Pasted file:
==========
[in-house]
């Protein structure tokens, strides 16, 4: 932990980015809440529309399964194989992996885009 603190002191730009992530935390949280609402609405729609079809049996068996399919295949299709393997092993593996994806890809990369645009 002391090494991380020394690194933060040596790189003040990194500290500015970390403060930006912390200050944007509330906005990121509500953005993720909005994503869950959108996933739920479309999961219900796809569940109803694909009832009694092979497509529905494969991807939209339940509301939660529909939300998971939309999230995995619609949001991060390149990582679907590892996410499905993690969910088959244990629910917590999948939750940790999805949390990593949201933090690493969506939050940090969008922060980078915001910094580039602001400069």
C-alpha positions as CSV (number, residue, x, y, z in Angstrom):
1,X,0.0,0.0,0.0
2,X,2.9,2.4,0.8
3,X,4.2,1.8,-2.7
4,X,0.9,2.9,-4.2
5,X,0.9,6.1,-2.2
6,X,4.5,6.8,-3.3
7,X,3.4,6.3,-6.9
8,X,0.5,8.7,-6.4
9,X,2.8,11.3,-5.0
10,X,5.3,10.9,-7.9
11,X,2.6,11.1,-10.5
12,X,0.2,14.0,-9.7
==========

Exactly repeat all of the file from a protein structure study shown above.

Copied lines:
[in-house]
């Protein structure tokens, strides 16, 4: 932990980015809440529309399964194989992996885009 603190002191730009992530935390949280609402609405729609079809049996068996399919295949299709393997092993593996994806890809990369645009 002391090494991380020394690194933060040596790189003040990194500290500015970390403060930006912390200050944007509330906005990121509500953005993720909005994503869950959108996933739920479309999961219900796809569940109803694909009832009694092979497509529905494969991807939209339940509301939660529909939300998971939309999230995995619609949001991060390149990582679907590892996410499905993690969910088959244990629910917590999948939750940790999805949390990593949201933090690493969506939050940090969008922060980078915001910094580039602001400069």
C-alpha positions as CSV (number, residue, x, y, z in Angstrom):
1,X,0.0,0.0,0.0
2,X,2.9,2.4,0.8
3,X,4.2,1.8,-2.7
4,X,0.9,2.9,-4.2
5,X,0.9,6.1,-2.2
6,X,4.5,6.8,-3.3
7,X,3.4,6.3,-6.9
8,X,0.5,8.7,-6.4
9,X,2.8,11.3,-5.0
10,X,5.3,10.9,-7.9
11,X,2.6,11.1,-10.5
12,X,0.2,14.0,-9.7